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At the request of European Federation for Transport and Environment and the Dutch Ministry of Infrastructure and Environment, TNO has performed a new analysis on the impact of the Phase 2/3 vehicle noise limits, as proposed in the draft Regulation. Also the feasibility and impact of a more stringent Phase 4/5 of limit value reductions was assessed. Technical options, appropriate vehicle noise classes with respect to today’s vehicle fleet, industry costs and societal and health benefits have been analysed. New available information has been taken into account based on recent publications, industry consultation, comparison of different valuation methods and comments from various stakeholders. The proposed limit reductions are found to be technically achievable.
An alternative proposal for lower noise limits including an additional step
A new proposal is made for lower limits in the report, adopting the limit values of the Phases 1 and 2/3 of the EC proposal, but recommending a tighter time schedule for implementation. Also the definitions of vehicle sub-categories have been revised, following some of the suggestions from other stakeholders, and two additional Phases, 4 and 5, for further reduction and consolidation of the limit values beyond the EC proposals have been included.
Impact of proposed limit value reductions
Both Phase 2/3 and Phase 4/5 limit values are found to be highly cost effective over the appraisal period 2010-2030. For Phase 2/3 limits, the Benefit to Cost Ratio is 39 (previously 11,4) and for Phase 4/5, 32. Benefits of Phase 4/5 are 326 billion Euro over the appraisal period and the costs are 10 billion Euro. The environmental impact of both phases is substantial. The Phase 2/3 noise limits result on average in 3,1 dB reduction in LDEN traffic noise levels, 25% less highly annoyed people and 15% less highly sleep disturbed people. The Phase 4/5 limits would result on average in 5,2 dB reduction in LDEN levels, 39% less highly annoyed people and 29% less highly sleep disturbed people.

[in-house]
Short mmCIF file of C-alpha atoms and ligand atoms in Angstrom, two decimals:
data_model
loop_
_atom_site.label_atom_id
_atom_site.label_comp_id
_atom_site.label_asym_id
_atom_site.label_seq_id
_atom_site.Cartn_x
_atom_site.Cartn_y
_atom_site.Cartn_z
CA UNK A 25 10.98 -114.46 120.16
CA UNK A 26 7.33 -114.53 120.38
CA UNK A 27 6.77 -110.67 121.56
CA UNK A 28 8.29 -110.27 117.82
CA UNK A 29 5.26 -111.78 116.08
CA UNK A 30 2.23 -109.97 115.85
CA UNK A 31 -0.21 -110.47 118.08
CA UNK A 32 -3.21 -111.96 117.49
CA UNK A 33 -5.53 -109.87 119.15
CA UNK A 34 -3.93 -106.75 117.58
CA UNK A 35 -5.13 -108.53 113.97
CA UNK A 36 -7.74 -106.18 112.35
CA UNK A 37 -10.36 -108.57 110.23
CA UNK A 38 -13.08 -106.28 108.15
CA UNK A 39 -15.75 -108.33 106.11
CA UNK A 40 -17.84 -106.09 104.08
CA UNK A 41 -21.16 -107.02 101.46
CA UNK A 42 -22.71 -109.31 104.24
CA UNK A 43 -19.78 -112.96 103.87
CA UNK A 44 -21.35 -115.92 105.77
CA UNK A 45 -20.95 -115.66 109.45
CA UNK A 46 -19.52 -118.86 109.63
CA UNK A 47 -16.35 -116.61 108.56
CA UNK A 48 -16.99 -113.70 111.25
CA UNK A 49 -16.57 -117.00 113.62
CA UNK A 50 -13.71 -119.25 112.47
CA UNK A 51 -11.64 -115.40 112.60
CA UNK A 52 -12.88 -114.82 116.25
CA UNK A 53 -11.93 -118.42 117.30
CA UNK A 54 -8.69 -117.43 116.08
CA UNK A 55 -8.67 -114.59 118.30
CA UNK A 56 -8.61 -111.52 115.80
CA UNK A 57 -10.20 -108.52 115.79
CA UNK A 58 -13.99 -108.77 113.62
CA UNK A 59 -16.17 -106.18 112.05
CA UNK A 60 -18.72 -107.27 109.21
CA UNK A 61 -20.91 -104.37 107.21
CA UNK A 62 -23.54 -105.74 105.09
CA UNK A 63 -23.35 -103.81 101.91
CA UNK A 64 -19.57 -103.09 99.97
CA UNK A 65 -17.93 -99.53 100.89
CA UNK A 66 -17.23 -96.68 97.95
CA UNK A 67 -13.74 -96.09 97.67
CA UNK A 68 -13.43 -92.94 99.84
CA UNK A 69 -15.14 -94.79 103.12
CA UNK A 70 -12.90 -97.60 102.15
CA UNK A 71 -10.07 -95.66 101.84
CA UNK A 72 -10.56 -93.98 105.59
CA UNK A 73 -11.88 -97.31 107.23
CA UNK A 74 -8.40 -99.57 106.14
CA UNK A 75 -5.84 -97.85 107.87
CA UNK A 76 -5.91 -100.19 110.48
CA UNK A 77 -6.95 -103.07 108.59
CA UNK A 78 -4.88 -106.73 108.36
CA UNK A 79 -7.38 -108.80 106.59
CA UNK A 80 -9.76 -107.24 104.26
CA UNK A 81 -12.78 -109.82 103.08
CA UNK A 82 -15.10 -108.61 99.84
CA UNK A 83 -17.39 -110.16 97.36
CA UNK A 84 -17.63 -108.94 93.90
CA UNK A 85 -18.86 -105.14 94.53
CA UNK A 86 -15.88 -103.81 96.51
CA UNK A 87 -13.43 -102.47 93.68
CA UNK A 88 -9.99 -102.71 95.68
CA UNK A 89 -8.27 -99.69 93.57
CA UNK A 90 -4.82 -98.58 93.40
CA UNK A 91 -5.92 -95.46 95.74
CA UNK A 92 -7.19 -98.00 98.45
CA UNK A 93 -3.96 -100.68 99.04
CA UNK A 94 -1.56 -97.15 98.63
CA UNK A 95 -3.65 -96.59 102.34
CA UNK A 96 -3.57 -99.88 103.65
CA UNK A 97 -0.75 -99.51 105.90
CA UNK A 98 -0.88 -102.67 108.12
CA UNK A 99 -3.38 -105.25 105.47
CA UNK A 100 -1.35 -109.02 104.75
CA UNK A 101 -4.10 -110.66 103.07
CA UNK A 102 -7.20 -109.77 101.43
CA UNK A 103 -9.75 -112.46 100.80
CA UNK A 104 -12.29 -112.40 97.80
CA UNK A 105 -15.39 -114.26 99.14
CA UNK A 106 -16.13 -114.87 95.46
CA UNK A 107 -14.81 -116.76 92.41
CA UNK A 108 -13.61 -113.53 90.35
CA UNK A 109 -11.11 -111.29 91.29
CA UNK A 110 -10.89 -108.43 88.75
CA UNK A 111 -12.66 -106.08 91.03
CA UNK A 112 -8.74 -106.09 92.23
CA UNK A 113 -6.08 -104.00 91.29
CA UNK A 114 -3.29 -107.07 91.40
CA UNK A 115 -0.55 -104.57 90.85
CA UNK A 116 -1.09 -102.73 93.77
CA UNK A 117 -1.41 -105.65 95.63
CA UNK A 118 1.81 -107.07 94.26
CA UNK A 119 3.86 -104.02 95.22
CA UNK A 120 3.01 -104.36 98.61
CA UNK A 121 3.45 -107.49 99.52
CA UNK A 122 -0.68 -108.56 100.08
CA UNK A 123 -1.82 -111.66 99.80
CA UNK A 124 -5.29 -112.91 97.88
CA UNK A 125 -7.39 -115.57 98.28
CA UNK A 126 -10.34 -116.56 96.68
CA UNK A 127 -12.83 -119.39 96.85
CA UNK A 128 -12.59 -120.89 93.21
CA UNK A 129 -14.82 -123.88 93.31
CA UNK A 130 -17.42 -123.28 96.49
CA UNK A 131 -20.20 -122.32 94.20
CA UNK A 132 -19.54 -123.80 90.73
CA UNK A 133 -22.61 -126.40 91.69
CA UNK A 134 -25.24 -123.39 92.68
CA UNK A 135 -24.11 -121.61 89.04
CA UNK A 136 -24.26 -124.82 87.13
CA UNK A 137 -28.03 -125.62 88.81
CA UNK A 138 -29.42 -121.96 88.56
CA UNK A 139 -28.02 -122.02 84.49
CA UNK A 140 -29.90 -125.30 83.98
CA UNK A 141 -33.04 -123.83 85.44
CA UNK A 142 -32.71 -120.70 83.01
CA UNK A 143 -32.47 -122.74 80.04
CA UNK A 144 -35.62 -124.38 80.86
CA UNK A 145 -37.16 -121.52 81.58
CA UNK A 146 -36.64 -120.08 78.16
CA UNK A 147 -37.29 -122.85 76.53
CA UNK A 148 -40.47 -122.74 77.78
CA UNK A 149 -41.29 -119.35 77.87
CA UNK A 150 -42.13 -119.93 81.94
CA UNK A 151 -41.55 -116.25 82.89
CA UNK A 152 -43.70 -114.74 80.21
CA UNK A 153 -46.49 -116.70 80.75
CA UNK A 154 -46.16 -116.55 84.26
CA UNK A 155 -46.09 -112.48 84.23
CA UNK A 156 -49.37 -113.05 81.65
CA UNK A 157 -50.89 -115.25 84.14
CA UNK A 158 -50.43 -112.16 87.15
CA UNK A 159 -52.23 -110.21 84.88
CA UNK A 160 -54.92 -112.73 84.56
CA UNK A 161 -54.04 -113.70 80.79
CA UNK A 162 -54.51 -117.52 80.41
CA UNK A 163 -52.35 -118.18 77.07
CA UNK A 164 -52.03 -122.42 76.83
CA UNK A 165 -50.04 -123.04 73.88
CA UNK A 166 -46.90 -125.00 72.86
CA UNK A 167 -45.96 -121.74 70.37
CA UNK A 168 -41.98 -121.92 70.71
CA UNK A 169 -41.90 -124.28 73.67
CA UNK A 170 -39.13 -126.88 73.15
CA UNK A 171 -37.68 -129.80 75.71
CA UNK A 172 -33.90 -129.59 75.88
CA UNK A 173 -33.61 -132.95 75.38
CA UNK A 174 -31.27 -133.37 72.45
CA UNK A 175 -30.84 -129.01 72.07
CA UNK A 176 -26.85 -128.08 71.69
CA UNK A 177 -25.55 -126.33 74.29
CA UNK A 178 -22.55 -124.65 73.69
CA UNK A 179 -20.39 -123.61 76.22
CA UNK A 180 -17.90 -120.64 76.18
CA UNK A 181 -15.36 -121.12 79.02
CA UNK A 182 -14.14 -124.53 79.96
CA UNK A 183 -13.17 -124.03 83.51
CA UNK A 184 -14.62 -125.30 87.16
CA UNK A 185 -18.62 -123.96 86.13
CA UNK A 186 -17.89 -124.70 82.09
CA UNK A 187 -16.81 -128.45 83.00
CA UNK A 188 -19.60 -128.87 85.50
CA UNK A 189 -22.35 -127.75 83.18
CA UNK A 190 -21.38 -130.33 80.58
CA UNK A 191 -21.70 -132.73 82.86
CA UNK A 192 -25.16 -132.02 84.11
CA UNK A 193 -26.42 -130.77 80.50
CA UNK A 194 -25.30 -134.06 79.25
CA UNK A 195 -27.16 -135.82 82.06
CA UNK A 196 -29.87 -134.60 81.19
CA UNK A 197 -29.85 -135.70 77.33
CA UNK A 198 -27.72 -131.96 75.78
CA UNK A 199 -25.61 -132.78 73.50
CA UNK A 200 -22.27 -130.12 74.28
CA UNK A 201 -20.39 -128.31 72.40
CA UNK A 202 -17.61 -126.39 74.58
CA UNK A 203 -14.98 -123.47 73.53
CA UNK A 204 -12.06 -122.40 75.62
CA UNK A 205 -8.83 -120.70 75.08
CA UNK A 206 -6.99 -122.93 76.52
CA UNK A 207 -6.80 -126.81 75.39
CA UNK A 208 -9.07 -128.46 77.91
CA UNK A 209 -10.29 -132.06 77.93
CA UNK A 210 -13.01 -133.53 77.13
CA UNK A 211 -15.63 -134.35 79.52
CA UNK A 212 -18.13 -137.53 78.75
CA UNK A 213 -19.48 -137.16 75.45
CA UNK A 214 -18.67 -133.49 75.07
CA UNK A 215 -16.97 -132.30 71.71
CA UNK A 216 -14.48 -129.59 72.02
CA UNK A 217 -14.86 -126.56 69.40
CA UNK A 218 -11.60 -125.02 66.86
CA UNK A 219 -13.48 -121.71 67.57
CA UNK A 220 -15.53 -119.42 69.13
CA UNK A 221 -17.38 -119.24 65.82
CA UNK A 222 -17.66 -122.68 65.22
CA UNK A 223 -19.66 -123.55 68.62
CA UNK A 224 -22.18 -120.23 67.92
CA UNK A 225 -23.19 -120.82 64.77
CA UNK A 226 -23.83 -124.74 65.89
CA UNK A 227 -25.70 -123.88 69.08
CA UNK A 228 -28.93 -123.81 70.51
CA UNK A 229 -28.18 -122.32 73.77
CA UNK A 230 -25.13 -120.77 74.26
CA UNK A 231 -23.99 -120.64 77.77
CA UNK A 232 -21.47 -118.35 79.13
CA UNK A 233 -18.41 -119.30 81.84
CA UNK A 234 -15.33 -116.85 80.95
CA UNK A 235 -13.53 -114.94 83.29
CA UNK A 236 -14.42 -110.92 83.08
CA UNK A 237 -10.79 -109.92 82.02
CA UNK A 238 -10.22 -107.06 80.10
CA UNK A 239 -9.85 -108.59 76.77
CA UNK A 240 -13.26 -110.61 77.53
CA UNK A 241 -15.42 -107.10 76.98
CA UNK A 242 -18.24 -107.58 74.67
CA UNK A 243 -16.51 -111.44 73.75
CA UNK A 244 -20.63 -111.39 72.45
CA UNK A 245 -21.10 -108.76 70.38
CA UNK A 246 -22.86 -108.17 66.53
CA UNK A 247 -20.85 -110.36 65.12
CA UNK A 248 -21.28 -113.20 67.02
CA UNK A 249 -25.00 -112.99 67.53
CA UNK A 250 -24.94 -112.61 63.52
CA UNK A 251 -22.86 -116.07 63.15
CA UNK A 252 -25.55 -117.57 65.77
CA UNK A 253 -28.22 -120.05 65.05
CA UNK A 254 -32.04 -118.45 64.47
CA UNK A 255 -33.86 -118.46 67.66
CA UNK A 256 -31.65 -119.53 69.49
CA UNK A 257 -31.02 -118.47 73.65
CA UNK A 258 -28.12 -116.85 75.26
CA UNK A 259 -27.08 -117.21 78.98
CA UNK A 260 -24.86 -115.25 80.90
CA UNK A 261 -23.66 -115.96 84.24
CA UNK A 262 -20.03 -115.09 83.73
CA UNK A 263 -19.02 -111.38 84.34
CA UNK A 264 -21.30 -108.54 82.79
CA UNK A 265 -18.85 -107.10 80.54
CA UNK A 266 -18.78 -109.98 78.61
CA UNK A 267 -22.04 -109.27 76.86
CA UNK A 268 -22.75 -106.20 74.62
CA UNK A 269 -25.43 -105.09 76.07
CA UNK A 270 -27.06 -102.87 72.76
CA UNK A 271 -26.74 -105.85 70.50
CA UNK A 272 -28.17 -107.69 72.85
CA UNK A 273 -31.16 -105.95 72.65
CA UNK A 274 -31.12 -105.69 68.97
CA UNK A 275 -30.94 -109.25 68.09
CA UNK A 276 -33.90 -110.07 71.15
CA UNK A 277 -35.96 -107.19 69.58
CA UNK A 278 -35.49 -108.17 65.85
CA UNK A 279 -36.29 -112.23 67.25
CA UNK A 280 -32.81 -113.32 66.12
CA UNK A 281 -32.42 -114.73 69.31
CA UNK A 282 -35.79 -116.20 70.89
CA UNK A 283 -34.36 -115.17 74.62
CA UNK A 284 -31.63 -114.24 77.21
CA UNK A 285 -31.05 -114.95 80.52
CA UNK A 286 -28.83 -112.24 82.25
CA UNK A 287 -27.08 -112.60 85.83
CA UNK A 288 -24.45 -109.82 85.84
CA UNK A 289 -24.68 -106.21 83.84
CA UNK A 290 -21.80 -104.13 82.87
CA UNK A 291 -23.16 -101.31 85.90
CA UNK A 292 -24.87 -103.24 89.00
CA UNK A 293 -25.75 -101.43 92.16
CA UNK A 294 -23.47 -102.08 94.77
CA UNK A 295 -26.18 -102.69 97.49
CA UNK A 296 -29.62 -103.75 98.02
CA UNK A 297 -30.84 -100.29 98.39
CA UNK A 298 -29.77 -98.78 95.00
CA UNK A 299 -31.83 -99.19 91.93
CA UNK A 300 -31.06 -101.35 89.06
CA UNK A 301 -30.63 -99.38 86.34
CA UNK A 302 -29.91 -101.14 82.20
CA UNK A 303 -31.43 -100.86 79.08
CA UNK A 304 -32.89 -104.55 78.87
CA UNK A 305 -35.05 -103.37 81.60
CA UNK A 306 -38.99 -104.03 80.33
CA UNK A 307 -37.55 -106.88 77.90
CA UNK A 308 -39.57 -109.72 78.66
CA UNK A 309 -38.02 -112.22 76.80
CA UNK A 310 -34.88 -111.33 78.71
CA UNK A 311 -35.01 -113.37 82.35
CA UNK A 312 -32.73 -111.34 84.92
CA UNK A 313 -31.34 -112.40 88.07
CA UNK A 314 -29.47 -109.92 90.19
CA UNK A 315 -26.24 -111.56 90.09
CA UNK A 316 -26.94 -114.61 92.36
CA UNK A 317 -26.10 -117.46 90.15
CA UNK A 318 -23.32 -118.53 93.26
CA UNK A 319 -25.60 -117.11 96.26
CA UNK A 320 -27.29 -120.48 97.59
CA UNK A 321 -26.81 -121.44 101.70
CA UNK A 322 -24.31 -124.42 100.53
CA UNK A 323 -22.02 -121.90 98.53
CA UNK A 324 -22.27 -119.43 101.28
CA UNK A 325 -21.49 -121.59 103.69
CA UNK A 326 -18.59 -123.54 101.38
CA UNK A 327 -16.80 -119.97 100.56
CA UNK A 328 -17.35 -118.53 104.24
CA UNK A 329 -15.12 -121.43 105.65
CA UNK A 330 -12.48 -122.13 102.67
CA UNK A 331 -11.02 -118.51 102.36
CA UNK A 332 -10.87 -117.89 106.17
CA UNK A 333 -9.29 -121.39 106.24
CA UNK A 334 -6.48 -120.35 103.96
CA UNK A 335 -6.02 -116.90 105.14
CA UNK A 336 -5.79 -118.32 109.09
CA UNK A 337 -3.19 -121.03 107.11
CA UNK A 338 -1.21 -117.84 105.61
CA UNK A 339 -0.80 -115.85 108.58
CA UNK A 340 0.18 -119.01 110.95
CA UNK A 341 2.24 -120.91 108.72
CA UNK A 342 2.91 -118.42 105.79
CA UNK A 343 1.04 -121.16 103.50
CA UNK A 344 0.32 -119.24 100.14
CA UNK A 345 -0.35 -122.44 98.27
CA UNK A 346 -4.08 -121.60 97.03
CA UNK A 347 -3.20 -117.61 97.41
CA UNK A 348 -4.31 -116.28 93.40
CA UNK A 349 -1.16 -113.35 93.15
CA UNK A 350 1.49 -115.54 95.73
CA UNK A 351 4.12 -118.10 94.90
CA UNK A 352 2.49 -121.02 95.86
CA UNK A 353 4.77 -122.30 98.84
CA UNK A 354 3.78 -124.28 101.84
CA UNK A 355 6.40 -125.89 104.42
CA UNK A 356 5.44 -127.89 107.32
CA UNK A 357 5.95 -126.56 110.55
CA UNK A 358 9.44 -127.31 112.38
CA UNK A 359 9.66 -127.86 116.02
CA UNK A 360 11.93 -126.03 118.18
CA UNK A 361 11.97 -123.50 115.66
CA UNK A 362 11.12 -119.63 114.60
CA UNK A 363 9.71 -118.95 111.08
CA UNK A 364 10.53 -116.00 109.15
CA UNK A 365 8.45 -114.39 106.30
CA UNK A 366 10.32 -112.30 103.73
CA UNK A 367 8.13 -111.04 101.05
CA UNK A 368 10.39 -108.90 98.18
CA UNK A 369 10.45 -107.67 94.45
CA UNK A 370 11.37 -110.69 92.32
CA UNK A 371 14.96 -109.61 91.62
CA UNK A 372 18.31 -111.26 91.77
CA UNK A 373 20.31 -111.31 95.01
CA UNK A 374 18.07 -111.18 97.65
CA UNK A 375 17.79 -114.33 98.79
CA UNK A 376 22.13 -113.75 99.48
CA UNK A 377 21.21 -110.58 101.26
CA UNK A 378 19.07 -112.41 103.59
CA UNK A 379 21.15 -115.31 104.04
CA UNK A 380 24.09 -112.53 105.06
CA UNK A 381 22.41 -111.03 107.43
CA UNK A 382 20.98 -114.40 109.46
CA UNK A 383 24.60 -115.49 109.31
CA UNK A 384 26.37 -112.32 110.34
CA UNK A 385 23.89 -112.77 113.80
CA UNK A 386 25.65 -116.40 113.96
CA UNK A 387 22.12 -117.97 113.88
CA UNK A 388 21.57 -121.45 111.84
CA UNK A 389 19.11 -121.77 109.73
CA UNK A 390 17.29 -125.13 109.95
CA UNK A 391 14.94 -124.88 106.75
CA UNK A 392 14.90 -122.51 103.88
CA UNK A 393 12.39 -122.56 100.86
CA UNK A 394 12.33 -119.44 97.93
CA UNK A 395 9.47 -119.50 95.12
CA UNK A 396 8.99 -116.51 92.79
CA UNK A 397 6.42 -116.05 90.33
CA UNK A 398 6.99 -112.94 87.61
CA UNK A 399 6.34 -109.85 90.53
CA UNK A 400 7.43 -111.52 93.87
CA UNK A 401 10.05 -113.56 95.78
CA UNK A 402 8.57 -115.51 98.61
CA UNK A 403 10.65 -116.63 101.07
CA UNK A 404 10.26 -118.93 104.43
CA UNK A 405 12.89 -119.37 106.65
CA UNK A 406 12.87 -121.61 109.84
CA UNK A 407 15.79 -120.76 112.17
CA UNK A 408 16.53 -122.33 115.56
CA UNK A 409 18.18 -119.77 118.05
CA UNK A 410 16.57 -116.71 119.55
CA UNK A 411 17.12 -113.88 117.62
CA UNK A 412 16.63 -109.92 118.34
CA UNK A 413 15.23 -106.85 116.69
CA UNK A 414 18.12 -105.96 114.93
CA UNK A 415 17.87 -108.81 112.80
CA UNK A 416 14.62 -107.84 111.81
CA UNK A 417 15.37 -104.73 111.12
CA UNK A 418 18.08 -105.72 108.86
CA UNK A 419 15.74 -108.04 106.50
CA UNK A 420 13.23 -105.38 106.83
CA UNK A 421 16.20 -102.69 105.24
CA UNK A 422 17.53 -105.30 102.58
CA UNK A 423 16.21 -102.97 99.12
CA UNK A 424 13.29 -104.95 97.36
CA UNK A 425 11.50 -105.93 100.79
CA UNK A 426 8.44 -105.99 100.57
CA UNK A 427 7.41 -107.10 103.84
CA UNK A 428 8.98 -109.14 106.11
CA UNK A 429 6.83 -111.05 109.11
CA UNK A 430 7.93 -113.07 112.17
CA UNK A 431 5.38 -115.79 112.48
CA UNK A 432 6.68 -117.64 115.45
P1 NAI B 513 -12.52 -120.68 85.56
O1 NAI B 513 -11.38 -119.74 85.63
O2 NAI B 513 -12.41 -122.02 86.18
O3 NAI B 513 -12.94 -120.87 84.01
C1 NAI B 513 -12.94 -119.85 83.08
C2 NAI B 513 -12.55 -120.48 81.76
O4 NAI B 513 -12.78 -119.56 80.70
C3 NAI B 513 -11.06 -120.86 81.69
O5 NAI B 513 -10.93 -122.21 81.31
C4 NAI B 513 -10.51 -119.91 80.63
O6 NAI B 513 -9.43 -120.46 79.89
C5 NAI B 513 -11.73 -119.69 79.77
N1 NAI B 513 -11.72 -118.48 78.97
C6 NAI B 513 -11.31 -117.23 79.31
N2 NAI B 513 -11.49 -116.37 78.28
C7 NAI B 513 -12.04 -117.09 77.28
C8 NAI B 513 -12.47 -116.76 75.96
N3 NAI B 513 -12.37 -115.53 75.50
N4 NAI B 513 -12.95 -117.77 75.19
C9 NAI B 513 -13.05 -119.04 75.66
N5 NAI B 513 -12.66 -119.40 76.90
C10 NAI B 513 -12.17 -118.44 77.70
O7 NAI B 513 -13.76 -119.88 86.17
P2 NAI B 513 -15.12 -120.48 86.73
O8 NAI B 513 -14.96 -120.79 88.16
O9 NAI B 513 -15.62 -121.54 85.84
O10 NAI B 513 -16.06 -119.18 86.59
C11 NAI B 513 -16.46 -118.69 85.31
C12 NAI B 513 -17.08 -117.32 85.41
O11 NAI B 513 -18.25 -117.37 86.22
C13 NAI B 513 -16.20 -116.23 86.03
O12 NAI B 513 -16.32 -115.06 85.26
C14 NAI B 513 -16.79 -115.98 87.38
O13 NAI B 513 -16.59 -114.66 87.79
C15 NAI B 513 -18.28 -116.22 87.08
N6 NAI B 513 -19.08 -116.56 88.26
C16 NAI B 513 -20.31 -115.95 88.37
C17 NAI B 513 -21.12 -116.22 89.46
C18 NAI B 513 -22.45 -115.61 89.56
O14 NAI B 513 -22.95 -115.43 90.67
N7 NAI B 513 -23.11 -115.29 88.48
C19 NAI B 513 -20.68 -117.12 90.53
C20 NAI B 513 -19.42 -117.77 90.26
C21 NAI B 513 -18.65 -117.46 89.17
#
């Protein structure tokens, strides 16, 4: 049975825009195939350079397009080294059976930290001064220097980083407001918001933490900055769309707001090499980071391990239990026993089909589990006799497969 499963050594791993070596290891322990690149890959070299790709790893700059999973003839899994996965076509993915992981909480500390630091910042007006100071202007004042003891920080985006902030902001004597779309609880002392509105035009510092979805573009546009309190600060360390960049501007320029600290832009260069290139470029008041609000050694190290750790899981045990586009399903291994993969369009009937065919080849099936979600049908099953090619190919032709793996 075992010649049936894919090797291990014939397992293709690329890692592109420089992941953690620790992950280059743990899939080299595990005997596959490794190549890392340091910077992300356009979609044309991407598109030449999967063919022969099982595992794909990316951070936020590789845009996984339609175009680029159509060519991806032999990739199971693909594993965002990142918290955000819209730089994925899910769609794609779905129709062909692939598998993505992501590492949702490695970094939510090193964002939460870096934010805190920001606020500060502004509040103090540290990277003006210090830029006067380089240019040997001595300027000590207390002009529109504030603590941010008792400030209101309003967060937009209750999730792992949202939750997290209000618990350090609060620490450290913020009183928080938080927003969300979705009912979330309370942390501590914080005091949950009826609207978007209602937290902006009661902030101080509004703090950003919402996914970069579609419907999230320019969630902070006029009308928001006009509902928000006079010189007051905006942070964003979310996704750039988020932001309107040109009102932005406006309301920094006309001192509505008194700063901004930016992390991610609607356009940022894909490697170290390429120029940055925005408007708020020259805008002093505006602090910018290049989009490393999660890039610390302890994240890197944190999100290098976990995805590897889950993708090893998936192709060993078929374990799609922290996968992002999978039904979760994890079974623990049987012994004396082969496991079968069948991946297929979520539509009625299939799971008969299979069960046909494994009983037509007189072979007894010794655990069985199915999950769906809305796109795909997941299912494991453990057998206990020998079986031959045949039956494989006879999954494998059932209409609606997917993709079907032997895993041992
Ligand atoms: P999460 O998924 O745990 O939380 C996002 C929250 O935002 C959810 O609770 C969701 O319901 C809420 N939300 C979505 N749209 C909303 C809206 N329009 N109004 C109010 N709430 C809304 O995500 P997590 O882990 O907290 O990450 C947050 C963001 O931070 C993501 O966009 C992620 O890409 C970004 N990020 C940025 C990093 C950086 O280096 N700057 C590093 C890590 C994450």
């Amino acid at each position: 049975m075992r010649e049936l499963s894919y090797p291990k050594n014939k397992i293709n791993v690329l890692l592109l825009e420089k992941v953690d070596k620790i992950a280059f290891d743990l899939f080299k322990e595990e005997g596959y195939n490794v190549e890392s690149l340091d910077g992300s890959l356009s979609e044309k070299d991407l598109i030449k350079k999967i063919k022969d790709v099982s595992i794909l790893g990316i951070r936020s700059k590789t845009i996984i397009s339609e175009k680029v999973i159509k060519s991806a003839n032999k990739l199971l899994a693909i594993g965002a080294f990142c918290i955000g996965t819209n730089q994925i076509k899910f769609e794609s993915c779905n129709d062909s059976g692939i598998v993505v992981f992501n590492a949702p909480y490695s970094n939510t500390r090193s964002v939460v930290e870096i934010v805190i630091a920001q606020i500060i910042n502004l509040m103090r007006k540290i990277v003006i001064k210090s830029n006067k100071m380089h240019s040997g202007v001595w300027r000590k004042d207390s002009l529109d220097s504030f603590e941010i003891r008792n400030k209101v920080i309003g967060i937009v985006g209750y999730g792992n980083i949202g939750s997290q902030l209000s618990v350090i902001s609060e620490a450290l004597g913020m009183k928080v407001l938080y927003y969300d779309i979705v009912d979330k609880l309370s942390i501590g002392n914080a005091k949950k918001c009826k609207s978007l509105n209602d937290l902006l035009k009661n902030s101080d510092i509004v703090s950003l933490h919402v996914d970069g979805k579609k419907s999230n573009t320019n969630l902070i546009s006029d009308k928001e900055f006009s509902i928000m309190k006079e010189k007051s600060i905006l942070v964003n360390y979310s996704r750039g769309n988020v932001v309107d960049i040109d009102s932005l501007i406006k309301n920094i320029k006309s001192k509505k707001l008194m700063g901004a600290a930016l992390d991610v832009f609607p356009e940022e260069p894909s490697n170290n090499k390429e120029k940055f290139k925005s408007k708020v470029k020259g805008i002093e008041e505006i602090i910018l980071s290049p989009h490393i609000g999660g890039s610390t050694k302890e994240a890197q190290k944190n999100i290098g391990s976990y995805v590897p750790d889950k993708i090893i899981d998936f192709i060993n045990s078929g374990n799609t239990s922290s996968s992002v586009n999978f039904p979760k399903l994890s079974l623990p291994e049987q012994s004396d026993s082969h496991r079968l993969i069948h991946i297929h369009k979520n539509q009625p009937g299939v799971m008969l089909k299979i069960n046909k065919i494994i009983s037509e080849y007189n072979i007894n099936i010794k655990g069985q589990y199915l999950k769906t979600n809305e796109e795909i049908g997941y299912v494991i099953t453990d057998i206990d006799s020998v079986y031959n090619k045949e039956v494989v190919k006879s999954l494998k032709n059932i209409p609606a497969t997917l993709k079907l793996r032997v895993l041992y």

Besides the EC proposal, Germany, ACEA and Japan have made proposals on vehicle subcategorisation, limit values and the time frames of the introduction of the various phases of the limit value reduction. The overall conclusion is that the alternatives are generally significantly less ambitious than the EC proposal and are scheduled much later, delaying the reduction in traffic noise far too long.
In alternative proposals from ACEA, Germany and Japan, modified definitions of vehicle sub-categories were proposed, whilst the EC proposal is based on the same sub-categories as the current limit value system. Therefore the subcategorisation was reconsidered. As a result modified definitions are now proposed for the vehicle categories M2 (medium size buses), M3 (heavy buses), N1 (vans and light trucks) and N3 (heavy trucks). The suggested introduction of an additional sub-category for passenger cars is not recommended.
Technological potential for noise reduction of trucks
For Phase 2/3 limits for trucks, technology is commercially available for shielding and encapsulation, which is applicable without significant R&D effort. Also the additional reductions in Phase 4/5 are feasible, based on available technical solutions that have already been applied in passenger cars and engine test bench experiments. An additional cost of 250 Euro per dB noise reduction per vehicle is estimated for both Phase 2/3 and Phase 4/5, which is around 0,5 % of the vehicle price. This extra cost is passed on to the customer. For Phase 4/5 limits the additional costs for truck manufacturers are mainly due to additional R&D and tooling effort. As key challenges such as thermal management need to be addressed, the impact on the truck design and production will be larger than for the first limit value reduction.
Further reduction of tyre noise
Additional reduction of rolling noise of tyres for all vehicle types will be necessary to achieve a further overall reduction of vehicle noise emission with 2 dB(A) as proposed in Phase 4/5. In order to maintain the balance between rolling noise and powertrain noise, an estimated reduction of rolling noise by at least 3 dB(A) will be required. Therefore a further improvement of the tyre noise Regulation with lower limit values for rolling noise will be necessary to enable the proposed limit values for Phase 4/5.